Exactly, you can't make more more in the end by marketing to the few, lets say the 20% of Apple people how many of those 20% are going to buy the app...with Android you have almost 3x the people to market the app too...probabaly 4-5x more people in the near future to which they would make far more by sheer volume (Business 101). If indeed they actualy make more money on iOS, then why are developers feverishly porting their once exclusive iOS apps to Android, and Android Market almost at the same number of available apps...Simple marketshare.


RE: Holds on. Really?
By TakinYourPoints on 12/31/11, Rating: 0
RE: Holds on. Really?
By TakinYourPoints on 1/2/2012 6:22:44 PM , Rating: 2
TYP crits downvotes with facts: http://blog.flurry.com/bid/79061/App-Developers-Be...

So many mad people here. Don't blame me for better dev support on iOS than Android, it isn't my fault they think it's not worth putting all their effort into.


RE: Holds on. Really?
By Tony Swash on 12/31/11, Rating: 0
RE: Holds on. Really?
By Pirks on 12/31/2011 6:54:12 PM , Rating: 2
quote:
why in so many metrics does iOS seem to trounce Android
Hey, you didn't forget that Mac OS was ALSO trouncing Windows back in those early PC days, did you? ;)


RE: Holds on. Really?
By spread on 12/31/2011 1:42:26 AM , Rating: 2
quote:
Do mean like what happened with the iPod....uuhh....wait a minute....


The iPod doesn't matter from here on in because it's fading away into obscurity. These devices have limited uses and therefore a limited life. Everything a dedicated music player used to do, a tablet and a phone can do in the same form factors.

quote:
Seriously though your response does not answer my actual question which is why, given that the Android market space is now bigger than the iOS market, do developers make nearly four times as much money from the iOS space?


That's a good question. Why are developers making money on a shiny toy sold to every idiot with a credit card and his cat?

Hmmm... difficult question. Very complex.

quote:
Trying to crowbar the conditions and structure of the desktop PC market of the 1990s into the mobile device market of the early 21st century just does not work. Things seem to be different now but working out how they are different requires nuanced and new thinking.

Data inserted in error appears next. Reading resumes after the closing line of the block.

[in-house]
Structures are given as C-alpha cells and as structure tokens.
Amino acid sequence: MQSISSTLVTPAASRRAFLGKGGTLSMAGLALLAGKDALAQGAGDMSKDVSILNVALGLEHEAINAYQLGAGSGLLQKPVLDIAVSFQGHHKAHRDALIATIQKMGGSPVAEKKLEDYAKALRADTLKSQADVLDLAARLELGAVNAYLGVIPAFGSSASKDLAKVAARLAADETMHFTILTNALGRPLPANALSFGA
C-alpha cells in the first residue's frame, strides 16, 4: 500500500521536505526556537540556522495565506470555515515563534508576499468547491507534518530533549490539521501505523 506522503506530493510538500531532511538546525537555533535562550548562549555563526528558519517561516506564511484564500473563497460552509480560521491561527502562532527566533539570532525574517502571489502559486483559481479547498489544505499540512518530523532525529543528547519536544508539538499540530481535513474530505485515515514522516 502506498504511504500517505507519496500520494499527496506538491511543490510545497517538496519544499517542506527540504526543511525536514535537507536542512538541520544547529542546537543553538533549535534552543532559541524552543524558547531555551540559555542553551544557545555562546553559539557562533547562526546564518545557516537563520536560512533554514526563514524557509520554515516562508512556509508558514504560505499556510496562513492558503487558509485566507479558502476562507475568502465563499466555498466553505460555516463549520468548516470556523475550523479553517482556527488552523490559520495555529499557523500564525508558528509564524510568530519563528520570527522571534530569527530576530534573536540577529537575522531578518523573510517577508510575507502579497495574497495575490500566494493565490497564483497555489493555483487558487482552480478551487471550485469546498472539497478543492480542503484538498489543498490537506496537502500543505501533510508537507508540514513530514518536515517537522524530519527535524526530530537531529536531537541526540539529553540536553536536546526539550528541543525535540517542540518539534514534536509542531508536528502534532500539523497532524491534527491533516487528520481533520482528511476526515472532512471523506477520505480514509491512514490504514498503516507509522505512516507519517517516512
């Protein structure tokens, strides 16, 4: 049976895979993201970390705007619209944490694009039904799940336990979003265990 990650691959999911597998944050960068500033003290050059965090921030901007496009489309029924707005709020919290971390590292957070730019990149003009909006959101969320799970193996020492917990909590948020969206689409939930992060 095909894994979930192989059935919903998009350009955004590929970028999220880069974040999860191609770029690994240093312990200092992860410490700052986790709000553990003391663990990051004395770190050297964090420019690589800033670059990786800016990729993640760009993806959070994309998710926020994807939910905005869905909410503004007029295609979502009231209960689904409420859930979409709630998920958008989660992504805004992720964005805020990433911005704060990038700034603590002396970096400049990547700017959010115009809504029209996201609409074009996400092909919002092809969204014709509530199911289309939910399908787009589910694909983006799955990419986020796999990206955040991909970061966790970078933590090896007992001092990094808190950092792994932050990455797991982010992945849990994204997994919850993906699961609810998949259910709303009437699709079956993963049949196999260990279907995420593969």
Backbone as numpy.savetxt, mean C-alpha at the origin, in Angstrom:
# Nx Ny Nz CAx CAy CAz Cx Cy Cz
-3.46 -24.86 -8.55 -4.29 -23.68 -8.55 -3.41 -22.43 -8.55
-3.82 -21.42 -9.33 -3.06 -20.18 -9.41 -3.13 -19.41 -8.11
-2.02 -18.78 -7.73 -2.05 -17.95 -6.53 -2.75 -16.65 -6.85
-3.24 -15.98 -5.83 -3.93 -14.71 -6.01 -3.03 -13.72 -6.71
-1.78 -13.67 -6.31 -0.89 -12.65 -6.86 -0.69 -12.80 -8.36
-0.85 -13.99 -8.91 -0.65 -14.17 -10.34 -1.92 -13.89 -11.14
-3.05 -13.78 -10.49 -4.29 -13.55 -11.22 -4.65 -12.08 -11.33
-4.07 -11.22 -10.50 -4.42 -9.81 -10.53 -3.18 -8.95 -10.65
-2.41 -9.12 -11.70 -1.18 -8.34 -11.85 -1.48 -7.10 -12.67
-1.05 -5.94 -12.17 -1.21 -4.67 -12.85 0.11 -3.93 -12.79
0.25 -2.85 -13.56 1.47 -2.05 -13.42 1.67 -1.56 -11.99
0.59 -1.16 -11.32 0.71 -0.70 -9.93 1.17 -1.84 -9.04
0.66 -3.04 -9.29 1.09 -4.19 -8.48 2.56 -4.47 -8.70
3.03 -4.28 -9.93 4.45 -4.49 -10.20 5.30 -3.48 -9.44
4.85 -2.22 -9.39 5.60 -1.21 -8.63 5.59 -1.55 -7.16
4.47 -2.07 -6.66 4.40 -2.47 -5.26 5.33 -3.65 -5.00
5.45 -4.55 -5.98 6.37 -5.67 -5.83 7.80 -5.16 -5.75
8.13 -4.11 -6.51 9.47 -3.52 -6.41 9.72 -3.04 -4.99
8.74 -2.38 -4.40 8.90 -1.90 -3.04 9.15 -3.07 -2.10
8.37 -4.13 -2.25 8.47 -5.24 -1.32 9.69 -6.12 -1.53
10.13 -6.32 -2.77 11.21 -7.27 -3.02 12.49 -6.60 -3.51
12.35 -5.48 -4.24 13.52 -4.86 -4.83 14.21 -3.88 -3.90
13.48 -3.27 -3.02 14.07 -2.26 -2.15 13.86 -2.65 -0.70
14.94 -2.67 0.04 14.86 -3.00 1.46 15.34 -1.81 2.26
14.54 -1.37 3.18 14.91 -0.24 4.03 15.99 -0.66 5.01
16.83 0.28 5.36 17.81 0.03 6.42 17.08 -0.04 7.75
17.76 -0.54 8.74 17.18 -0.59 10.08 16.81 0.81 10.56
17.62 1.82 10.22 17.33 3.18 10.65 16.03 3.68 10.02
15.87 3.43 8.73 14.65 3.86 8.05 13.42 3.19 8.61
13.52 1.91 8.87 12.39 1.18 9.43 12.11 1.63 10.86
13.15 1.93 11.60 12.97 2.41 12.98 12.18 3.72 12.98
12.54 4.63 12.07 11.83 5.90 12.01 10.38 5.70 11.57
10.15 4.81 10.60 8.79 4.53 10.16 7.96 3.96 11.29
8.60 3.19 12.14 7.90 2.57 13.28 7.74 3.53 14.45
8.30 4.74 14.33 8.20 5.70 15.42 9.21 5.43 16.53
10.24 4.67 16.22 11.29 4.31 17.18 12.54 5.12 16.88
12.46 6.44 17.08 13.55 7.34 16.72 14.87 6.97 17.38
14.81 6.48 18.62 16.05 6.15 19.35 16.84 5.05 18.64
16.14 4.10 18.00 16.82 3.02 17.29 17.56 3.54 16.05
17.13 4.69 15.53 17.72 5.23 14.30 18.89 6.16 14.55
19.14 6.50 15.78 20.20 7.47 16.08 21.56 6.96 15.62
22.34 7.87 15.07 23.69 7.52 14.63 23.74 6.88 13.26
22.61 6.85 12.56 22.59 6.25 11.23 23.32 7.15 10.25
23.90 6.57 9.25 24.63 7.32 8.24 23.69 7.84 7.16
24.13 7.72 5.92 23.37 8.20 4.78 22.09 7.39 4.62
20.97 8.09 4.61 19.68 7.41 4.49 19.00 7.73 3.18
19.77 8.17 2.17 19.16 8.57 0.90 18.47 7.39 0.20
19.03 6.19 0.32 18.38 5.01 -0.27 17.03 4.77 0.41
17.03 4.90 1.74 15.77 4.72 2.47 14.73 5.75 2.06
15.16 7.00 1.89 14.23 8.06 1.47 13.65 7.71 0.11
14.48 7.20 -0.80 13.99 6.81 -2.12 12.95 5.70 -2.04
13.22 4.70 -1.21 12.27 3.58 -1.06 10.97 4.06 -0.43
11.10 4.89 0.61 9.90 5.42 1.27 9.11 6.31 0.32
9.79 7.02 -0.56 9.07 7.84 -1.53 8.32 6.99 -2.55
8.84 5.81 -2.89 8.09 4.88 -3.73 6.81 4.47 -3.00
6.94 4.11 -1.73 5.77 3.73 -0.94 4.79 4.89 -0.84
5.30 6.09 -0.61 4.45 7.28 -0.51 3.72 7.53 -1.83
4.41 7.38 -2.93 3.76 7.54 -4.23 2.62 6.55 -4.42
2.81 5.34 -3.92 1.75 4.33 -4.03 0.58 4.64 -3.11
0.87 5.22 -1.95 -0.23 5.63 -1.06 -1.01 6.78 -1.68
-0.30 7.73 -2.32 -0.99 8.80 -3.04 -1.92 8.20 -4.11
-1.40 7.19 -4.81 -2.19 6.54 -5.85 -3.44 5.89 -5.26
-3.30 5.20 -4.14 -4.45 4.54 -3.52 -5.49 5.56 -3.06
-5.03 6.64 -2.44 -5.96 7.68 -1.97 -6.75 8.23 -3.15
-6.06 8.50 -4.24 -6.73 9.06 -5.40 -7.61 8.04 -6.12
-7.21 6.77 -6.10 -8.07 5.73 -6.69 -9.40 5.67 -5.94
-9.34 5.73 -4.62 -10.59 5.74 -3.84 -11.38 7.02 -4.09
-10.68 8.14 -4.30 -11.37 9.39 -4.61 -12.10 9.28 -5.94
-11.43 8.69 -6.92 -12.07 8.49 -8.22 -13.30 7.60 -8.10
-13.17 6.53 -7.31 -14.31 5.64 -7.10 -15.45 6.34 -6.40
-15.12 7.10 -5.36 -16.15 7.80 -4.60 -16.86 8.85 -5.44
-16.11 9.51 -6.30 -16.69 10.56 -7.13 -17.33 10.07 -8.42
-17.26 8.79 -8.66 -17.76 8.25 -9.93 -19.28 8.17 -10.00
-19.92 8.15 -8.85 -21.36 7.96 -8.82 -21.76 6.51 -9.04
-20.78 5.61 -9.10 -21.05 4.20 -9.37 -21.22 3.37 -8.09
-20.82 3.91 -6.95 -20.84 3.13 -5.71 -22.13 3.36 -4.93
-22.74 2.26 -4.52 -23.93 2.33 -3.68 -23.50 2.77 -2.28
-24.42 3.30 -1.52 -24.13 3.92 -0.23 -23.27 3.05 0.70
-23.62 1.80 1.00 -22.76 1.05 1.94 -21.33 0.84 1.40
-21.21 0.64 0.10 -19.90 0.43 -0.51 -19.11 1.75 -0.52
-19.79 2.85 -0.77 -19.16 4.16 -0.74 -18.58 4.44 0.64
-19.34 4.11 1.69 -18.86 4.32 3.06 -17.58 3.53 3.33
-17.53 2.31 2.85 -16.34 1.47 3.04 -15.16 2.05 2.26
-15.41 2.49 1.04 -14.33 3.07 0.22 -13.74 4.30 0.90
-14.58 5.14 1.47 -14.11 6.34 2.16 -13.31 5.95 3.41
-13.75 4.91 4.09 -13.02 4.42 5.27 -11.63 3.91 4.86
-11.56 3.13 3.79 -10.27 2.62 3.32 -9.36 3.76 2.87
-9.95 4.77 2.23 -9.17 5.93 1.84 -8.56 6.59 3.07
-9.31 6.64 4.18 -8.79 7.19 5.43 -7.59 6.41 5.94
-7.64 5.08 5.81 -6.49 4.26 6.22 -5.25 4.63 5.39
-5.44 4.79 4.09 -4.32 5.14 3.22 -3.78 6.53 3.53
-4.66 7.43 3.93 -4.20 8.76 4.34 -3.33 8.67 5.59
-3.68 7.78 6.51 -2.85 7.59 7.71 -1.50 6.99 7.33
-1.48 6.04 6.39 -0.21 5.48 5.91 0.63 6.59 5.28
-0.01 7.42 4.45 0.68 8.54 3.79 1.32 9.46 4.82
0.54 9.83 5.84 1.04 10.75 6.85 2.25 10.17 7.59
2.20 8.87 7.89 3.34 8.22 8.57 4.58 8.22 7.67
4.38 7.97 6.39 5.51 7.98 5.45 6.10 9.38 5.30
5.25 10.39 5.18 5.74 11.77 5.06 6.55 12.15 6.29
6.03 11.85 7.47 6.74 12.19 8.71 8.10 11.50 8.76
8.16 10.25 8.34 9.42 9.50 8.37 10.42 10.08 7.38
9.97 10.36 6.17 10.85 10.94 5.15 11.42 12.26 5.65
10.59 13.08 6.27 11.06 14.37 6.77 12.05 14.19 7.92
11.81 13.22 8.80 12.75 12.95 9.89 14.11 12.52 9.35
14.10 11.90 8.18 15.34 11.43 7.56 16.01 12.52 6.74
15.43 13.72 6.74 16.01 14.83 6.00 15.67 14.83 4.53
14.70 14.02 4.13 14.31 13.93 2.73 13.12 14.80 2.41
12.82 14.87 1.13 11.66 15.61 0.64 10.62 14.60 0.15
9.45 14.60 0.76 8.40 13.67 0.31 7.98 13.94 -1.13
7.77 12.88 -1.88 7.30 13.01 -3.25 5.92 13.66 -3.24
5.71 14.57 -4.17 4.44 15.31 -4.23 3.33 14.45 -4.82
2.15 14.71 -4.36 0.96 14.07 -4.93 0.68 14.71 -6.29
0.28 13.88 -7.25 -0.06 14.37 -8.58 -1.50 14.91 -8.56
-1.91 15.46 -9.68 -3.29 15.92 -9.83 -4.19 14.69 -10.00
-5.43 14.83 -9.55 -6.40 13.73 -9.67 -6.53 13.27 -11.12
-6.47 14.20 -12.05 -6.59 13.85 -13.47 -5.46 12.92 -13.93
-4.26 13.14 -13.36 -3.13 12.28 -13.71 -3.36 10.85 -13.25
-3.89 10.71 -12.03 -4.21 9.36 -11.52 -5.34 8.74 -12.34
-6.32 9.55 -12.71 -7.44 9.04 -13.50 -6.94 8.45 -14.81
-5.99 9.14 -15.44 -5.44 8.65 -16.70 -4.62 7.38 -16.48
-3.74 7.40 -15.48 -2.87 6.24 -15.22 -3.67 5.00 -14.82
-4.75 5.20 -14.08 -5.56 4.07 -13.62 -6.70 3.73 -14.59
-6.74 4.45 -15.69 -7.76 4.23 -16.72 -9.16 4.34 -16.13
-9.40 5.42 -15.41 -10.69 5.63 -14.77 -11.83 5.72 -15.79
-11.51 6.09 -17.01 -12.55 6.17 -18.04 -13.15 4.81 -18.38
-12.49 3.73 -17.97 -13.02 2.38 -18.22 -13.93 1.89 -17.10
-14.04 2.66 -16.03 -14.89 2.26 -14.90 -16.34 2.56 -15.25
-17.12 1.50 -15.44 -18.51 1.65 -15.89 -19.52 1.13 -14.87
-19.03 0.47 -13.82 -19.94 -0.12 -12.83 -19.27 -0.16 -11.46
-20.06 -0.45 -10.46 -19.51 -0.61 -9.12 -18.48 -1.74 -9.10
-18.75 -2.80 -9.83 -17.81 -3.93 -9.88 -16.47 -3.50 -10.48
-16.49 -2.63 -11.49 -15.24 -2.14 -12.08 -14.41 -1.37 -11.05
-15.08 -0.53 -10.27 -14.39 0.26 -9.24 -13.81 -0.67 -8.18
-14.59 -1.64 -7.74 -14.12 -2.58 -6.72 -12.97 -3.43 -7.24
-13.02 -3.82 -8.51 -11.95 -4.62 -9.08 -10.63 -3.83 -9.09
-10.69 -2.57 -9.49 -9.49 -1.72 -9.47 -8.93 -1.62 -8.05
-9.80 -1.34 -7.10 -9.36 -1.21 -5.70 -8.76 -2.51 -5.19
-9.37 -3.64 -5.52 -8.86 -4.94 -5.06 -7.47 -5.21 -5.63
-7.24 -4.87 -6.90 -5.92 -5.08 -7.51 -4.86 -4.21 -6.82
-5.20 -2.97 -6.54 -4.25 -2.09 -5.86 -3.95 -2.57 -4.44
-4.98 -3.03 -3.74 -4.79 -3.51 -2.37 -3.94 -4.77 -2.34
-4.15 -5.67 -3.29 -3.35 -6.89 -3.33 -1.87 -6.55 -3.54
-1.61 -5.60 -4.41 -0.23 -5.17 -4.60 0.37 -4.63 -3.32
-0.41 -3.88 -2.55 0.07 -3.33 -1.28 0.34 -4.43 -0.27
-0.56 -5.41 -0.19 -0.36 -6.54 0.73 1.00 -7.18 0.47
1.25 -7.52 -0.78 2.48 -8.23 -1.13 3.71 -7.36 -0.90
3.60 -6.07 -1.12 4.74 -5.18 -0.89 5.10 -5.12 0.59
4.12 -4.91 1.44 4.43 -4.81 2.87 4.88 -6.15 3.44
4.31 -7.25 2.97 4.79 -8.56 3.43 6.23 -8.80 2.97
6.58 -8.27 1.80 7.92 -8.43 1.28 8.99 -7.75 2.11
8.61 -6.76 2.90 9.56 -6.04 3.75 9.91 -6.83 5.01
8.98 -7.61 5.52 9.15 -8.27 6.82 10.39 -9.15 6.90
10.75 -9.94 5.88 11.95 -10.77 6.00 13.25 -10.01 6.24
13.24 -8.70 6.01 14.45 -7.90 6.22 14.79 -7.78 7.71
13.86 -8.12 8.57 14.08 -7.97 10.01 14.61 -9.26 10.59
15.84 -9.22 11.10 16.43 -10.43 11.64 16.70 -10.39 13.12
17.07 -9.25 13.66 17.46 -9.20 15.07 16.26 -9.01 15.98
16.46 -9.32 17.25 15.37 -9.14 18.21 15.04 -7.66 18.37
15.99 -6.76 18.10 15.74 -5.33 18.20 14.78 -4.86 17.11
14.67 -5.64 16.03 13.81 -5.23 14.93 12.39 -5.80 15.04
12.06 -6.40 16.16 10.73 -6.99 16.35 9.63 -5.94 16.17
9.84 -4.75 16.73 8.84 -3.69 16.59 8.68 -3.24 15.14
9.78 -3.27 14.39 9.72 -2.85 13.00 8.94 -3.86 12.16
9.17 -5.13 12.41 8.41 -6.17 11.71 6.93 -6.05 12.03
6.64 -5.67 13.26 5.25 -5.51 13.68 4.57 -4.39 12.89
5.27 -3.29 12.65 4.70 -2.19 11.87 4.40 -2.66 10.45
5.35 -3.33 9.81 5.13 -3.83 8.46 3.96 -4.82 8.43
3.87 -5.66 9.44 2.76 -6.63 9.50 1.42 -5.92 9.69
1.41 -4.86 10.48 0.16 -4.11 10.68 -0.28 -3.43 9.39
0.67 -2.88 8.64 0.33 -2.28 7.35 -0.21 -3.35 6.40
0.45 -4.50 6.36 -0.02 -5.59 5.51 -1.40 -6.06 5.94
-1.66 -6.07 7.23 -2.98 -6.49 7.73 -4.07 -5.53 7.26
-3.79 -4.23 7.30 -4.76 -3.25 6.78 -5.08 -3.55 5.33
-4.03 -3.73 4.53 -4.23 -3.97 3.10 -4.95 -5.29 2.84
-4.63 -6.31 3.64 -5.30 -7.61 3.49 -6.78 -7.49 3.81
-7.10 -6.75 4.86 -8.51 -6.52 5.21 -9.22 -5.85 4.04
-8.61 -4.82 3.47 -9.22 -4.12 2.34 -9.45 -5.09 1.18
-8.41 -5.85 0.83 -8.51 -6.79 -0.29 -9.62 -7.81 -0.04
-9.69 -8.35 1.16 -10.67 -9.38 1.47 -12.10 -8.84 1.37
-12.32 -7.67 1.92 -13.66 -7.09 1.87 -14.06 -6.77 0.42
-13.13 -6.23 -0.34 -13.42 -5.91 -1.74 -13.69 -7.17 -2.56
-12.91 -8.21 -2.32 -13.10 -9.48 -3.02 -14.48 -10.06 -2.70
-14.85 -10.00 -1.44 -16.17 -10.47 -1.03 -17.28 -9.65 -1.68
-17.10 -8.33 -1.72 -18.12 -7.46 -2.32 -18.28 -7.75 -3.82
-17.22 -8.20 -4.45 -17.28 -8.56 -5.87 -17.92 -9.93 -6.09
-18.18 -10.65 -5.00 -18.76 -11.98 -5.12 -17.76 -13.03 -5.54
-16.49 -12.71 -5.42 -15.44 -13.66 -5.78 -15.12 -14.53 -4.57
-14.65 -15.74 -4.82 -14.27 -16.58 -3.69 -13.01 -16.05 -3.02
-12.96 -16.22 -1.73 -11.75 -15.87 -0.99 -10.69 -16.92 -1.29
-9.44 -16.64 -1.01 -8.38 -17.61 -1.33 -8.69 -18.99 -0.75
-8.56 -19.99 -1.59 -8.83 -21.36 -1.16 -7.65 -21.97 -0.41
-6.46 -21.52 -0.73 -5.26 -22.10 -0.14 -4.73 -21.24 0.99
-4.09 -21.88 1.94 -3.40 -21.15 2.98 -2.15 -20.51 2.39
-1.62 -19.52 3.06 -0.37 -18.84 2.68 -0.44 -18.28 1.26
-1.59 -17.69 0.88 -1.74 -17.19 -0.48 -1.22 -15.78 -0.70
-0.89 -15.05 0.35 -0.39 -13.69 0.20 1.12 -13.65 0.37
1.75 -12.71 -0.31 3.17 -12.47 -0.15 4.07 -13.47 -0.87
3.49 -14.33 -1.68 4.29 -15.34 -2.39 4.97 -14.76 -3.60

You're not smart enough to use "nuanced". Let's stick to the basic language shall we?

The argument is very much the same. iOS will get decimated just like before. It's a numbers game and Android has the numbers, maybe not in profit but if you look at every other industry the most profitable companies are the ones with a whole variety of products and sales volumes. Look at the auto makers. Ferrari might be a luxury car but Toytoa makes sacks of money. Not that I'm comparing Apple's products to Ferrari. They look like Ferrari but under the hood the engine and transmission are made by Ford.

I think we've seen Apple peak in the mobile market which is why they must be moving to television and entertainment now. Just like they've abandoned computers, they will abandon the mobile market while they still can.


RE: Holds on. Really?
By Tony Swash on 12/31/2011 7:08:21 AM , Rating: 2
quote:
The iPod doesn't matter from here on in because it's fading away into obscurity. These devices have limited uses and therefore a limited life. Everything a dedicated music player used to do, a tablet and a phone can do in the same form factors


I agree that the stand alone iPod is fading in significance although it's worth noting that all iOS devices come with an iPod built in so it's not so much died as mutated and merged with other things. And the iPod Touch remains a very useful and popular entry level device to get people (particularly kids) into the iOS ecosystem. I also agree - responding to pirks - that apps didn't play a role in the success of the iPod.

But all that does not address the point my flippant remark did allude to which was this: once Apple had shown that the iPod could be such a big and successful business and given that the iPod contained no unique features (other than the OS and the patented clickwheel) the whole of the rest of the electronics industry failed, utterly, over an entire decade to even remotely dent it's dominance. Why? For most of that decade we were promised over and over again that an iPod killer was around the corner, someone would put together something to undercut and steal the market lead from Apple. It never happened. Why? It was claimed on many occasions that Apple's 'closed' iPod design would inevitably be overtaken, in a rerun of the Mac versus Windows contest, by devices created by the 'open' electronic industry. It didn't happen. Why?

An interesting question and more so if it turns out that the tablet market, for example, is more like the music player market rather than the handset market.


RE: Holds on. Really?
By spread on 12/31/2011 11:36:08 AM , Rating: 1
quote:
iPod Touch remains a very useful and popular entry level device to get people (particularly kids) into the iOS ecosystem.


Because once you're in you can't leave. It's hard to change platforms like iTunes that have all sorts of proprietary bull that only play nice with their devices and even then, don't always play nice.

As far as kids, kids like what's popular. Android is becoming popular. Sure it's not the best OS, it's pretty messy and fragmented thanks to the phone makers but it's open and becoming more useful. It's even being used in specialized audio players like what Cowon is using. Looks like a phone, feel like a phone, but it's a high end mp3 player with a good DAC and ridiculous battery life.

quote:
once Apple had shown that the iPod could be such a big and successful business and given that the iPod contained no unique features (other than the OS and the patented clickwheel) the whole of the rest of the electronics industry failed, utterly, over an entire decade to even remotely dent it's dominance. Why?